Trend forecaster Susan Llewellyn predicts the future
Why curtains, mandarin yellow and crystals will stand the test of time, learns Annie Deakin
Thursday 17 March 2011
‘Trend forecasting is very important,’ says Susan Llewellyn, veteran of the interiors industry. ‘If people are spending money on an interior designer, they want to know that the creative schemes will last and won’t quickly date. It’s not a very good advertisement if something looks 2000 and it’s the year 2011. Designs need longevity.’
Llewellyn, who hosts workshops on trend forecasting and the psychology of design at the Susan Llewellyn Academy, was speaking on the subject at the Ideal Home Show. What prompts a trend forecaster to predict tomorrow's beige? The national mood, economic state and high profile issues all play their part. ‘I’ve taken nature as part of my trend forecasting. To me, one of the most important things to look around is the natural world and the natural colours. We’ve exploited our world for so long and people now want ecological friendly designs. We need to give back to our earth that has done us so proud for so many millenniums.'
How will this preoccupation with our earth affect what is in our own homes? Natural materials like concrete, different textures like linens and khaki colours will stand the test of time. ‘Instead of a completely smooth surface, there should be a slight roughness about it.' According to Llewellyn, bathrooms with cement walls and floors will continue to be popular for a long time. 'They have an ecological sustainability about them. A harsh background softened by angora throws, lush bath mats and scented candles is the sort of feeling that will stay around for a while.'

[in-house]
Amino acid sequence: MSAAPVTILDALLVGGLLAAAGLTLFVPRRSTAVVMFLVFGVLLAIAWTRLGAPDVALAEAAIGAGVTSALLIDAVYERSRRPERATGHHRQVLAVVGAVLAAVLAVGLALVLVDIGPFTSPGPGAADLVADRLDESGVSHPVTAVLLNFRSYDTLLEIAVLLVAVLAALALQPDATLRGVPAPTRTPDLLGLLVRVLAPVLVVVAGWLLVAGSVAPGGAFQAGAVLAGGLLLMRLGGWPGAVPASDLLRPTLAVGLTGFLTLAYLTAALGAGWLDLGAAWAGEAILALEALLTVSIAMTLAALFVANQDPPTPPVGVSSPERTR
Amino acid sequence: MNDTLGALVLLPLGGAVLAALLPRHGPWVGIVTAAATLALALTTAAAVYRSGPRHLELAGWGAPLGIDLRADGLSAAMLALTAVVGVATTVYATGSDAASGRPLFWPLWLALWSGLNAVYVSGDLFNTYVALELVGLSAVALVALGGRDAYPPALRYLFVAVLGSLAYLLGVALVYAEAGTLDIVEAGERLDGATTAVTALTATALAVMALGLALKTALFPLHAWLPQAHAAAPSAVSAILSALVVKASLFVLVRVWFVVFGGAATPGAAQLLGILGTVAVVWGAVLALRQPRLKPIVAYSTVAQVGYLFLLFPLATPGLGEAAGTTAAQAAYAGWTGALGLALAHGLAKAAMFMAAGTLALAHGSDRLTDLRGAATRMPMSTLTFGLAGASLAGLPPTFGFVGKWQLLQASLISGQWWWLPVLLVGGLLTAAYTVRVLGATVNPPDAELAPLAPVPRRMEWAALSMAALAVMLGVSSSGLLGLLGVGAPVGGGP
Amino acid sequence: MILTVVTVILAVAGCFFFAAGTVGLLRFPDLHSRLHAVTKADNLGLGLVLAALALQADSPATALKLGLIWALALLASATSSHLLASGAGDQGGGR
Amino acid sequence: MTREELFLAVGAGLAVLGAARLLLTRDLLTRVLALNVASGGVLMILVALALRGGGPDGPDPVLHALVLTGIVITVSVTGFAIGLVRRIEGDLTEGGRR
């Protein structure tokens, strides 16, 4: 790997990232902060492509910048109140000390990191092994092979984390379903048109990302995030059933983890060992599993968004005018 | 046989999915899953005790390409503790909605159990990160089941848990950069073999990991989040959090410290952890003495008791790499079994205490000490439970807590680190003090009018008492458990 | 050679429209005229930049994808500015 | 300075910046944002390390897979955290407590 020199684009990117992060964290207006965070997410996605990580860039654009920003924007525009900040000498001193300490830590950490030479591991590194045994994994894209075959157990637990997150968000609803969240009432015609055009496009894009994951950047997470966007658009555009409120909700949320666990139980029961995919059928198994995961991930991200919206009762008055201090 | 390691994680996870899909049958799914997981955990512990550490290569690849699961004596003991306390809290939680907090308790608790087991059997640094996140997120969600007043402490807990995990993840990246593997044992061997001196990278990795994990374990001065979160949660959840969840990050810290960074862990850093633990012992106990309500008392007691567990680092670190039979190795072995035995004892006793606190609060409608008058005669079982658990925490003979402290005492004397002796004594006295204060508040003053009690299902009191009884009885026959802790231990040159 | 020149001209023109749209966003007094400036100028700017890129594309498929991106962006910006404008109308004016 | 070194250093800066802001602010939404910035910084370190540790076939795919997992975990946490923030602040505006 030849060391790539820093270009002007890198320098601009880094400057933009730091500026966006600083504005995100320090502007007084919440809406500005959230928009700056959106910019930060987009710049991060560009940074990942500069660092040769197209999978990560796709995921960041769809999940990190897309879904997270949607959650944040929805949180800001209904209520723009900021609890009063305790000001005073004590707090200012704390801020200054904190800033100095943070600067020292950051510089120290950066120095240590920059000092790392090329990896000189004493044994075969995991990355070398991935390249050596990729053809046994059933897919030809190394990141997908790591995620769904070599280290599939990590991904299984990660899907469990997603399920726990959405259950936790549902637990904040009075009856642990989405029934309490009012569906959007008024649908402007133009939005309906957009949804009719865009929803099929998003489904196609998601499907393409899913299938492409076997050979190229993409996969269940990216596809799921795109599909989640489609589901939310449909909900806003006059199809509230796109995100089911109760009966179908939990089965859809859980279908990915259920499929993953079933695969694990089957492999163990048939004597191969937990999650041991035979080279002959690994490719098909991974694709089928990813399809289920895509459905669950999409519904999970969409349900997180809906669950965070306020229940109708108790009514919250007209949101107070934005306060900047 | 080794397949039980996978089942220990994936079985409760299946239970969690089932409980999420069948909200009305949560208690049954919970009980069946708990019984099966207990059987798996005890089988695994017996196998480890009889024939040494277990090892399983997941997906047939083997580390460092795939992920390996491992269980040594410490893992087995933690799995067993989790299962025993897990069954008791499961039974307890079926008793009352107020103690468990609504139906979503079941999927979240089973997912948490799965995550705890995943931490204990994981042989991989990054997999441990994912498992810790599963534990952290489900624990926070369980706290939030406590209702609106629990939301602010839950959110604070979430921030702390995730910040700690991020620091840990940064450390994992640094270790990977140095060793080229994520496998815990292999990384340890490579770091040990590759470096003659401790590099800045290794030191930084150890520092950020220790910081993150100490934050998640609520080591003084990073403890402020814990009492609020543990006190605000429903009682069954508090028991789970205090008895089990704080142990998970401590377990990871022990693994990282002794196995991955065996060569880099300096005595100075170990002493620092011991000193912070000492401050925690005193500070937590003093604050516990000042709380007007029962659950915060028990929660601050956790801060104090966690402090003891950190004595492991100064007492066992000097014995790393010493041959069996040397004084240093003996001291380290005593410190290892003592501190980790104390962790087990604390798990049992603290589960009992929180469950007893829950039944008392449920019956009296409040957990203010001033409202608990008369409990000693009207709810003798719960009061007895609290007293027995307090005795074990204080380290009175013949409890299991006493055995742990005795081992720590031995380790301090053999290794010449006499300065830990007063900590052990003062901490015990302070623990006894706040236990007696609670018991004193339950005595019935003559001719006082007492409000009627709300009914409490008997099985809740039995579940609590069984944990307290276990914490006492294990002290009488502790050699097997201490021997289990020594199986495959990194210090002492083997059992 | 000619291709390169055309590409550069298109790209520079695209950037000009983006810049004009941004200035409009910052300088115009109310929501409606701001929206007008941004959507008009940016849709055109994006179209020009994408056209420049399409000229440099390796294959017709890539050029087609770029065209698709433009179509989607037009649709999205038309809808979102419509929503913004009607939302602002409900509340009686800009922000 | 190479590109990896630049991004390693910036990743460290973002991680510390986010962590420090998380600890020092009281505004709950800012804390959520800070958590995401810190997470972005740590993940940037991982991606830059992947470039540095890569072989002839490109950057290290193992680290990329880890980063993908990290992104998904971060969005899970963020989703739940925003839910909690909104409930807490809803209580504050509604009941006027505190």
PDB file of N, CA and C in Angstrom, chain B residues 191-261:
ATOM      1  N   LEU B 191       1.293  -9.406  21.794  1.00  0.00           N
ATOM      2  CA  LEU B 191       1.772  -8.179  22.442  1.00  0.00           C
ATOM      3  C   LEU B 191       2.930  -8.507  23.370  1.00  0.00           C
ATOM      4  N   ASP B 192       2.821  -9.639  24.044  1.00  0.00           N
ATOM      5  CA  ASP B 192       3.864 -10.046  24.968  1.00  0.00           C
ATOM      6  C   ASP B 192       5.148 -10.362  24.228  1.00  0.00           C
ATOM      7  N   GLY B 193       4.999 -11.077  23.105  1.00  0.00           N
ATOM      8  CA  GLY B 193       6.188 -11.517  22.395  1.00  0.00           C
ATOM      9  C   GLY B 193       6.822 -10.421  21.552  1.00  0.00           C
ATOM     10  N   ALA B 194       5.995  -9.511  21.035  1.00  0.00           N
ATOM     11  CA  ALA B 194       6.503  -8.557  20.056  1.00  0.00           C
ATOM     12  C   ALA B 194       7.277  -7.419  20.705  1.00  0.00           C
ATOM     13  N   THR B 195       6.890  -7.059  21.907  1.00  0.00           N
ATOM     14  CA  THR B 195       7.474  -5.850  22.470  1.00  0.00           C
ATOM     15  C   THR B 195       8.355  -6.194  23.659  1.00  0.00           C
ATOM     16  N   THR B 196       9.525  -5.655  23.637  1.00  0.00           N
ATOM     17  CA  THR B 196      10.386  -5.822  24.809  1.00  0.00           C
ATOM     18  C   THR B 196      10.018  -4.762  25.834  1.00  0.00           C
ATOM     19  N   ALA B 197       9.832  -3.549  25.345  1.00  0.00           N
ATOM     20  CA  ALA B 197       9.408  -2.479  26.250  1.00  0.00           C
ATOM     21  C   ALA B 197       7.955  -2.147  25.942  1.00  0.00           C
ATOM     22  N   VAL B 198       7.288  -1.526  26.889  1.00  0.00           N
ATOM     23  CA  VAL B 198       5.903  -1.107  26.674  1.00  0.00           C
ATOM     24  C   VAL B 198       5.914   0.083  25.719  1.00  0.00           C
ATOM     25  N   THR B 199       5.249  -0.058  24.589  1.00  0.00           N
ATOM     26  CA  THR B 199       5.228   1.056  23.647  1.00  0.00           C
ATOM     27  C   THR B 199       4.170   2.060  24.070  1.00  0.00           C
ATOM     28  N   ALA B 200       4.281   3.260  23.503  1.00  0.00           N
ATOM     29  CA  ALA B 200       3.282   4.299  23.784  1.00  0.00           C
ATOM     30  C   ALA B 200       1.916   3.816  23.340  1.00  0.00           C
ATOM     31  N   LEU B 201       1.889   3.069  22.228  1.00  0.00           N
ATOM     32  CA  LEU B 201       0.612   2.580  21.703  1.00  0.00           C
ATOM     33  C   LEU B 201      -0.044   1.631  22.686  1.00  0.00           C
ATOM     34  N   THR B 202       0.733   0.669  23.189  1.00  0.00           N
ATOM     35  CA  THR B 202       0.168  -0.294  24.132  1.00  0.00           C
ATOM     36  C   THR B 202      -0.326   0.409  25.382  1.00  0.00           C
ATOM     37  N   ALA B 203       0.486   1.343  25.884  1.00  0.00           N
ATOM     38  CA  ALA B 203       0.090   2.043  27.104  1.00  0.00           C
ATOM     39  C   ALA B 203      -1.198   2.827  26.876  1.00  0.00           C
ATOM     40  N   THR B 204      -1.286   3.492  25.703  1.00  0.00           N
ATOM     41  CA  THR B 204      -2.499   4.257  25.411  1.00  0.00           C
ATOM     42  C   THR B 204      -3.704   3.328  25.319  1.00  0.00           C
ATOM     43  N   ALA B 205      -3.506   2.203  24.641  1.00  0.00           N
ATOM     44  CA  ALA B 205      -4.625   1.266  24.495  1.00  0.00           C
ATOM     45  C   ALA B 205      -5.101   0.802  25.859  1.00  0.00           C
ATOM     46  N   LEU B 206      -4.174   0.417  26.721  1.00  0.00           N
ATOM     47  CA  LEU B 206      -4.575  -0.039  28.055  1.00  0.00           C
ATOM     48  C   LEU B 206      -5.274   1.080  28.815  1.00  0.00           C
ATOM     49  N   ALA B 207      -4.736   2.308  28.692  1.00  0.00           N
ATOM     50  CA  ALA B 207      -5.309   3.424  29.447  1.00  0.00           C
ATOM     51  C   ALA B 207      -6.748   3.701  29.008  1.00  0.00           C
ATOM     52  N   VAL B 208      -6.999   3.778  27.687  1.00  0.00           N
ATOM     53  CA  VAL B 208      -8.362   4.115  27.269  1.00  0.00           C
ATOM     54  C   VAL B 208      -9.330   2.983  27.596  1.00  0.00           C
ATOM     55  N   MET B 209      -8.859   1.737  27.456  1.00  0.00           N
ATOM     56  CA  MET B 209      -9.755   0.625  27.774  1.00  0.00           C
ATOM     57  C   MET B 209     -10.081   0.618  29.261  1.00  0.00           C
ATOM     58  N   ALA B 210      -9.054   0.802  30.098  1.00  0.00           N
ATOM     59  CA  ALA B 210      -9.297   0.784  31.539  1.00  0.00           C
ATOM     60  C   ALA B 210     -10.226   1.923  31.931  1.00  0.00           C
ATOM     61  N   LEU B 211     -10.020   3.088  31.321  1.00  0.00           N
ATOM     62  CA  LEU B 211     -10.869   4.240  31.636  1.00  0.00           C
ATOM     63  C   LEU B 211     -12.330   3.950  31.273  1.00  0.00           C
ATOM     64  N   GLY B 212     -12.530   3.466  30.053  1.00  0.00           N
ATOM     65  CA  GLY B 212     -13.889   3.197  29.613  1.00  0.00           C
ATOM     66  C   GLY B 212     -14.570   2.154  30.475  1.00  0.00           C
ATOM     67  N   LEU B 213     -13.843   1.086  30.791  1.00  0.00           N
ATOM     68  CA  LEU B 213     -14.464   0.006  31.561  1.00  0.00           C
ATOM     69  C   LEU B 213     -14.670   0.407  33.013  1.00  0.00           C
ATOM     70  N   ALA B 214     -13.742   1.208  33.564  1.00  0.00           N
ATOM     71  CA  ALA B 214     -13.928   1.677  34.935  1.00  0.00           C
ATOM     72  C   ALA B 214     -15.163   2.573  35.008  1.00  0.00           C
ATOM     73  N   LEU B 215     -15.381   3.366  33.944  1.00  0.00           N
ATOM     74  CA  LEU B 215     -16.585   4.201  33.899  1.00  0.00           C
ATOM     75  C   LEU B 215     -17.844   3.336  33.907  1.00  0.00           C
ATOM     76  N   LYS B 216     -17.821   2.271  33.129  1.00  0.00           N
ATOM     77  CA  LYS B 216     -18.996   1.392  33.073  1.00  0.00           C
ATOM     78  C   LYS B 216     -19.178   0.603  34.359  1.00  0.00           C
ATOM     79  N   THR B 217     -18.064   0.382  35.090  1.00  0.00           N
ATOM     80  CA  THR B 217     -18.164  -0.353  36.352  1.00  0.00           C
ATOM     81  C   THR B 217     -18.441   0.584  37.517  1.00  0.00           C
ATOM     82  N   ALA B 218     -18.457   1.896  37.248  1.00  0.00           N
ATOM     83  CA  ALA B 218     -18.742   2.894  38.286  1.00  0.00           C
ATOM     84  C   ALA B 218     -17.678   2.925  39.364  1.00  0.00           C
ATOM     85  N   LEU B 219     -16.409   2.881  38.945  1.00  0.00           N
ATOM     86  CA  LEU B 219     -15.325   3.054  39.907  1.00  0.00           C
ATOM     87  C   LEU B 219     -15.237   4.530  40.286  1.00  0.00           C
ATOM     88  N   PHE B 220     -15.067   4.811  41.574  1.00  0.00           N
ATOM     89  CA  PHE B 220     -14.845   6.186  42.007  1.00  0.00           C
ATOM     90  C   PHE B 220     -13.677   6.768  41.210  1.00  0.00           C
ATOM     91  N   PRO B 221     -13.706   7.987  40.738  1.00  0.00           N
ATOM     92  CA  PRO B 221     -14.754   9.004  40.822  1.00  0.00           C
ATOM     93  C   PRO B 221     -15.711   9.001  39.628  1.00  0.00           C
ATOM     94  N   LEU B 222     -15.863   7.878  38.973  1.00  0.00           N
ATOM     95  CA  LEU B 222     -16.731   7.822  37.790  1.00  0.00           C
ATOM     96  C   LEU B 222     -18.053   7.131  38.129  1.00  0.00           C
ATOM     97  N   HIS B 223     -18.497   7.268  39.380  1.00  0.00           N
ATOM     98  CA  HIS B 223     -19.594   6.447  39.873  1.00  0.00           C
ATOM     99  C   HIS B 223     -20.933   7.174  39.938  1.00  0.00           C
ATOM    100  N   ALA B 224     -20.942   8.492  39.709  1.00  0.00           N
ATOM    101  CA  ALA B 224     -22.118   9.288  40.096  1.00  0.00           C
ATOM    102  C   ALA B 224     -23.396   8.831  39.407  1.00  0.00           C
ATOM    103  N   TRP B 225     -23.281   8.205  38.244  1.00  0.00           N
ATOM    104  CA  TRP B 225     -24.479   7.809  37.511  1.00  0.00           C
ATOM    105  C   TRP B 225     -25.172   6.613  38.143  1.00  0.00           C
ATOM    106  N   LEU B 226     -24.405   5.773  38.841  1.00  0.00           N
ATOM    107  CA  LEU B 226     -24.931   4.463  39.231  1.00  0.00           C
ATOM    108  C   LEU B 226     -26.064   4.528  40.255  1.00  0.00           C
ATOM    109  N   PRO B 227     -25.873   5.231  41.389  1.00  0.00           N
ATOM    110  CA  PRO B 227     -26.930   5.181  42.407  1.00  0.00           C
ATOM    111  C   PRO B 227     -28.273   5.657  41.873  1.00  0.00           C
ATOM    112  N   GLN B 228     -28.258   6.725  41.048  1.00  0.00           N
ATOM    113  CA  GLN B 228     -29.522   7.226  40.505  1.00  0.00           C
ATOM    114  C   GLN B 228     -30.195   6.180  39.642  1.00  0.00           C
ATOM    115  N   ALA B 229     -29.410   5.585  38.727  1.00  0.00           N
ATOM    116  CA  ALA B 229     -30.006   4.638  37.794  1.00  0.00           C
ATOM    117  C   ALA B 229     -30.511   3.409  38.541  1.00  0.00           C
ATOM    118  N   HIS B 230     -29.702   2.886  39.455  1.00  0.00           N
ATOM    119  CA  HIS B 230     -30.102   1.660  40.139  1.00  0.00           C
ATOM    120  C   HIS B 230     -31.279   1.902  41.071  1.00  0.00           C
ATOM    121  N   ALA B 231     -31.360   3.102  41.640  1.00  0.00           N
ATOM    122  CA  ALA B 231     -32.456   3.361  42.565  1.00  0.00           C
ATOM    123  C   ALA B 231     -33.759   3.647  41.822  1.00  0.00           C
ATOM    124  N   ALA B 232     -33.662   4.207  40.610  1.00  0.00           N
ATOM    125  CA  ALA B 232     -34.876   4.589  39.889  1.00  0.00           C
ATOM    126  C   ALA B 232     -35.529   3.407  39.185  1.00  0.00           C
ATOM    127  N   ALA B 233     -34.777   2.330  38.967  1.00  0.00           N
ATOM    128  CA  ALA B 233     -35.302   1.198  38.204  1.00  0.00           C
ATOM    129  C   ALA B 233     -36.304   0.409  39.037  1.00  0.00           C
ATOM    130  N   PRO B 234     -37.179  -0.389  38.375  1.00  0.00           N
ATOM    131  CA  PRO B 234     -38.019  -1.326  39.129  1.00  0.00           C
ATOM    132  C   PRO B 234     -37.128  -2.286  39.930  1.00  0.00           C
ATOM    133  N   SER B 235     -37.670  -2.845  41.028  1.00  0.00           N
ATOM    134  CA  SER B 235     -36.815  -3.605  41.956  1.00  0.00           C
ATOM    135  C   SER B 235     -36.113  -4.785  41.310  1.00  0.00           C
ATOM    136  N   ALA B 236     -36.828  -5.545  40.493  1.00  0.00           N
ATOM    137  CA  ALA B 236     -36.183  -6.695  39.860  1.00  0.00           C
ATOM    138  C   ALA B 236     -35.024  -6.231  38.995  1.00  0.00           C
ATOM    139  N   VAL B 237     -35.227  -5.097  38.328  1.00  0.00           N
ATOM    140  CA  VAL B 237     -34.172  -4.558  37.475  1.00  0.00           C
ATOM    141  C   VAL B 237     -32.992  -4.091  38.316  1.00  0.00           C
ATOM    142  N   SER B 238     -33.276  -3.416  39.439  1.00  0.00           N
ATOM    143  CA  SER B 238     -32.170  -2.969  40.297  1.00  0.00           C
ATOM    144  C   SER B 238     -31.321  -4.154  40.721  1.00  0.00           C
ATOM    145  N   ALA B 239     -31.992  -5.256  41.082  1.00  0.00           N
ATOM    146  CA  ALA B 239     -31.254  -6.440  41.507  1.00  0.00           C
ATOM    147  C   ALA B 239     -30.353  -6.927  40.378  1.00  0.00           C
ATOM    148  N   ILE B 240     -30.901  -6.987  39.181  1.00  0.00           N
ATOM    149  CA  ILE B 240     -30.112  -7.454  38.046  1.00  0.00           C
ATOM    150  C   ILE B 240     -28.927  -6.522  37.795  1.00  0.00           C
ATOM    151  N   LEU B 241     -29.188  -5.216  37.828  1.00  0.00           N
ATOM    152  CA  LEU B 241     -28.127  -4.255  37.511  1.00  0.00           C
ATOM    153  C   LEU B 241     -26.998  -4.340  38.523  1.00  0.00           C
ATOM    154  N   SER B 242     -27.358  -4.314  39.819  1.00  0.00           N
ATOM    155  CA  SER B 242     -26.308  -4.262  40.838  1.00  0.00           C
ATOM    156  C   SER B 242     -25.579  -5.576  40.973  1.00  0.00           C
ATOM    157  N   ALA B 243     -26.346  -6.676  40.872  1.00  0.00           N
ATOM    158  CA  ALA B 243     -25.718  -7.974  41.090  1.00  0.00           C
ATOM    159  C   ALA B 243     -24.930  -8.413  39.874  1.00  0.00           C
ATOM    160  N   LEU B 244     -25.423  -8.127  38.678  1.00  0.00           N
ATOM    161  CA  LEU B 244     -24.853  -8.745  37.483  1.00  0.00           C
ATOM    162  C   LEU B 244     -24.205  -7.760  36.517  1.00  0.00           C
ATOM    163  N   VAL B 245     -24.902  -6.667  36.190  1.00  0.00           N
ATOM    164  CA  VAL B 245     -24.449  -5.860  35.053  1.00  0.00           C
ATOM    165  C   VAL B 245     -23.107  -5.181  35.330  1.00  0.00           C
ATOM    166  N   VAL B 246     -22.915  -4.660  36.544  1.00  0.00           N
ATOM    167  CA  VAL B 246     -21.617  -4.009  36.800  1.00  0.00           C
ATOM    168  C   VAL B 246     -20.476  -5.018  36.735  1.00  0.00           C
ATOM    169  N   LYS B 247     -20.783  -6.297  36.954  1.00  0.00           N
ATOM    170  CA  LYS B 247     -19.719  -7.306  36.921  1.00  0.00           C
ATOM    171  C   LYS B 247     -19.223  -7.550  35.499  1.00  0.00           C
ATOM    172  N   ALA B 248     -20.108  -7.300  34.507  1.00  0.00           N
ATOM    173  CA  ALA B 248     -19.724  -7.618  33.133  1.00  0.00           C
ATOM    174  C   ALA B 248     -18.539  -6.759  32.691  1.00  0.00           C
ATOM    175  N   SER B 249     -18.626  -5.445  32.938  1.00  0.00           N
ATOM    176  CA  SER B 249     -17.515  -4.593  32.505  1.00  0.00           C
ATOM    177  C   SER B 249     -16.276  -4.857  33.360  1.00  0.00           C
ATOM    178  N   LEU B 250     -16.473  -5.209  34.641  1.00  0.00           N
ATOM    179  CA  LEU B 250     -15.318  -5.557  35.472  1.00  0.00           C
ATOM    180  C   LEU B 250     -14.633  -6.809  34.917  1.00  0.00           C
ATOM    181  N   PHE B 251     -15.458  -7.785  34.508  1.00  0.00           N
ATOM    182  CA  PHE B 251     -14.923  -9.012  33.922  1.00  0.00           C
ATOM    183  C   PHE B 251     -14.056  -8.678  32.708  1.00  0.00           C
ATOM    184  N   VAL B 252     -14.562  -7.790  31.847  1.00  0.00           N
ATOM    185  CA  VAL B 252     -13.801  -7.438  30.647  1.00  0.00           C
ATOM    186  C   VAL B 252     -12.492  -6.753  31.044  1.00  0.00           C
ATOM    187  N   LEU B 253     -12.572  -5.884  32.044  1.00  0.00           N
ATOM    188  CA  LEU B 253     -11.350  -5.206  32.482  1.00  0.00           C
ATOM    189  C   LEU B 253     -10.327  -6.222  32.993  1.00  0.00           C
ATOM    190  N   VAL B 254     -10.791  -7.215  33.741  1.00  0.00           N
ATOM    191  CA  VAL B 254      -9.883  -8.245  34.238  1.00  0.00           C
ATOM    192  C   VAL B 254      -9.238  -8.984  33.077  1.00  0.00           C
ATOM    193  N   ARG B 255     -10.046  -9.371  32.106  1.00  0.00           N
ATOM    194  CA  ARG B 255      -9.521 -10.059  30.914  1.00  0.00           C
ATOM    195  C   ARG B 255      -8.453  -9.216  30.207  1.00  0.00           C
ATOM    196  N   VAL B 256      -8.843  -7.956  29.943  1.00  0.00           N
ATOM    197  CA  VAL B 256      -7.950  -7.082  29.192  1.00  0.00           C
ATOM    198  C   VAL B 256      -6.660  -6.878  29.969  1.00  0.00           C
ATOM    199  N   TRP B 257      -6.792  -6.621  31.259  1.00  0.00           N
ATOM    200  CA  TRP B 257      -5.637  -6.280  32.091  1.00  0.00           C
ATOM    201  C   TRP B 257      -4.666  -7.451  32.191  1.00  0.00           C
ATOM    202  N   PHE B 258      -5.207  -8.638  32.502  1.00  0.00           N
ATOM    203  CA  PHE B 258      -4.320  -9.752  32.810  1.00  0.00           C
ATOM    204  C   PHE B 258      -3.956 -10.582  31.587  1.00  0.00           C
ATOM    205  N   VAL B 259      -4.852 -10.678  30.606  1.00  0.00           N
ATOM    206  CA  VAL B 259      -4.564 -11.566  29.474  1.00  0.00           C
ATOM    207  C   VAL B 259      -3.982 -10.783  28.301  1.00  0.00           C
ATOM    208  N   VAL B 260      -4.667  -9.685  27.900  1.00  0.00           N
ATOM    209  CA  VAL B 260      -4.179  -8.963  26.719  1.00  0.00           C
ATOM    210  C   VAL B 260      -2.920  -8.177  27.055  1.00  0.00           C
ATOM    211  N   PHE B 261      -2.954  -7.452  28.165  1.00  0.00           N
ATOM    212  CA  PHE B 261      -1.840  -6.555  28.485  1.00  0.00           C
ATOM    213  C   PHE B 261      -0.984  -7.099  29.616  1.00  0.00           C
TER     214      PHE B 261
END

Future trends are a judgement of society, of its financial situation as much as its catwalks. The current resurgence in curtains, Llewellyn explains, is a post credit crunch desire for indulgence. Skirt hemlines may fall lower during hard times but the opposite happens to curtains. 'I think people are going to use curtains more and more again. During a recession, curtains go out because, due to the amount of fabric needed, they’re not cheap to make. I believe that there is now more hope and optimism. People are going to want to go back to glamour, and as a result, buy curtains.'
Earthy colours like blues and yellows are, according to Llewellyn, the ones to choose for a lasting interior. 'There are several schools of thought,' says Llewellyn. 'Many people are now thinking minimalism is a little boring and not exciting enough.' It all comes back to the world around us; 'Our earth is very dry. Water is now a commodity because it is very scarce. Blues have become very important to us now because of its rarity.' Llewellyn, who describes herself as a 'colour purist', advises choosing indigo blues, like lapis lazuli, which will remain on trend for years to come. 'If you have a bland room, have the courage to introduce luminosity with an indigo blue, purple or bright mandarin orange. Take it further than just cushions, go bigger. Upholster a chair in a strong colour.'
Llewellyn's colour schemes for the next decade are not for the faint-hearted; 'Purple has started to be popular and will continue to be so. Pink is still very much in existence but if we’re predicting forward, I’d say yellow is the new pink. A lot of people don’t like yellow but the right tone can be very inspiring and invigorating. I’ve used E&O mandarin yellow for curtains trimmed with jet black for a client’s drawing room. It’s very dramatic; I really like it.'
As for lighting, Llewellyn envisages a future of chandeliers and crystal decorations. 'No matter how humble your bedsit or terraced house, crystals make you feel good about yourself. The main thing now is that people want to be uplifted in their homes. When they get back from work, they want to feel glamorous. There is nothing more beautiful than a crystal trim on a curtain. When the sun shines through, it creates a prism which dances on the floor or the walls giving a very spiritual and uplifting feeling.'
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